(5 / 5)
Up in the circle, viewing down onto the stage, a masterpiece is about to unfold.
What looks to be a simple set up – a big double screen, as if a cube had been cut in half, a drum kit, some guitars, a desk, costume rack and a camera. A simple yet welcoming stage to the mountain of feeling, expression, truth, fear, sadness and joy that is to fill this theatre.
Minefield, as part of the ‘On the Move’ series for Lift festival (an international theatre festival) takes veteran’s from the Falklands war, from both Britain and Argentina and brings their experiences of the war and compares one to the other. Bringing two enemies against each other on stage sounded like a dangerous and taboo thing to do – these veterans came as enemies and left as friends.
For ordinary men who are simply telling their story, their musical hobbies are used to bring an interesting element to the show. When you see a documentary on TV, there is some background music to parts and this was like a live documentary in front of our eyes- the talented veterans providing the ‘scene change’ music and showing who they are now is clever and shows more to them as people than just soldiers, marines and naval officers.
Multimedia was used throughout bringing new dimensions to the production. We had translations in both English and Spanish depending on who was speaking – despite one or two of the Argentinians being able to speak English, the majority of the performance was kept in mother tongues which gave a sense of nature and respect of cultures to the piece. A camera zoomed into performer’s faces, souvenirs and tangible memories for us to see more of; background video and animation was thrown up on the big screens – we were instantly brought into their lives and privy to their secrets.
The men were treated as performers-they provided their own soundscape using voice, breath and bringing objects together; they played different characters , interacted and trusted one another in their performance, put their truth on the line and respected one another for this. These men provided some of the best performance skills and techniques I have ever seen, and they were not trained or necessarily theatre fanatics as most performers in the industry are meant to be.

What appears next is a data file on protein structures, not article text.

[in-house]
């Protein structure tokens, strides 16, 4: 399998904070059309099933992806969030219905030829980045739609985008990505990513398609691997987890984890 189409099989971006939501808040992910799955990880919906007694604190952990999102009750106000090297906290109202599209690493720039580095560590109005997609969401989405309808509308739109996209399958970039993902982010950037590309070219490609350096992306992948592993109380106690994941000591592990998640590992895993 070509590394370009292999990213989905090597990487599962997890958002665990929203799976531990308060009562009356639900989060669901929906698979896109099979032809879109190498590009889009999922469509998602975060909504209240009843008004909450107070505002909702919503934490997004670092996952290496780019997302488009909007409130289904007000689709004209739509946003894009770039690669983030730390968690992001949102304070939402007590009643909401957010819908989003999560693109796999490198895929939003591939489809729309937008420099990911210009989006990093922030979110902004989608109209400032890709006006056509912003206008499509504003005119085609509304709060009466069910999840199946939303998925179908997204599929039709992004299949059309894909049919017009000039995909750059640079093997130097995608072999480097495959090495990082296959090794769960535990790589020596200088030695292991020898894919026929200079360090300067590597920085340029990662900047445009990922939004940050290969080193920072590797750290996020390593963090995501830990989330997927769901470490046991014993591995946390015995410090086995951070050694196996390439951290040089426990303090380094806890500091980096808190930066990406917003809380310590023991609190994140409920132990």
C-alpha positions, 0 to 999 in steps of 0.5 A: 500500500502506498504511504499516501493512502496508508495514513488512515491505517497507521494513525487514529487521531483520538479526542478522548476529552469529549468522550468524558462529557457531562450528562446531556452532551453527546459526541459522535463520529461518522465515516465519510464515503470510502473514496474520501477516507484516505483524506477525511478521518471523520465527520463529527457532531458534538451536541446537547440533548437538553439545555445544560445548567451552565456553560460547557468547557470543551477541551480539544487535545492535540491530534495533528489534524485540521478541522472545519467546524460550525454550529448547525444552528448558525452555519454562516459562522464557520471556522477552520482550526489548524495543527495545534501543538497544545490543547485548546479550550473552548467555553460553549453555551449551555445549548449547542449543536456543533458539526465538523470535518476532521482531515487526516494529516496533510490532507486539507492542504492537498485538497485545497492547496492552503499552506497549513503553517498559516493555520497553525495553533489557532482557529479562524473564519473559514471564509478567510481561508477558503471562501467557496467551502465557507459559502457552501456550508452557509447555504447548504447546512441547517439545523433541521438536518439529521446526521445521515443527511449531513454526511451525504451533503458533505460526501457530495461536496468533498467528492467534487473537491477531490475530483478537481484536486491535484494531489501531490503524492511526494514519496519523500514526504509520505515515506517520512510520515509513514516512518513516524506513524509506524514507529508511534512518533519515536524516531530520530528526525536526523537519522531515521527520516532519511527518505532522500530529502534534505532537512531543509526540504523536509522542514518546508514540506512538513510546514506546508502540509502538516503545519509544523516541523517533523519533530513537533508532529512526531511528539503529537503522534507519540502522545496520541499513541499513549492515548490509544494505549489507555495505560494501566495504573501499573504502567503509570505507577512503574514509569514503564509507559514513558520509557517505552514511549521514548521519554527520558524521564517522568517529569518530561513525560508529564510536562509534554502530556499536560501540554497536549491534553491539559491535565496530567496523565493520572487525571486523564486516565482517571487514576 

Perhaps the truthful and hard hitting stories, coming from the people themselves brings out the real performer and the real enthusiasm to portray not only their own but each other’s lives. It was evident that great friendship had been made and this made for the performance to run smoothly, cleverly and to make you think.
Ending with a full band featuring all the ‘cast’ singing and playing a rock song with lyrics relating to what soldiers do, the bad, nasty and the ugly. Rhetorically we are asked ‘Would you go to War? Would you?’ leaving us questioning ourselves to whether we would after hearing the reality that was not shown in the press.
I know what I would reply after being asked this. But what I ask you is, why wouldn’t you go to this production? As rhetorical as they ask their question, there is no answer needed and no doubt that you should.
Royal Court Theatre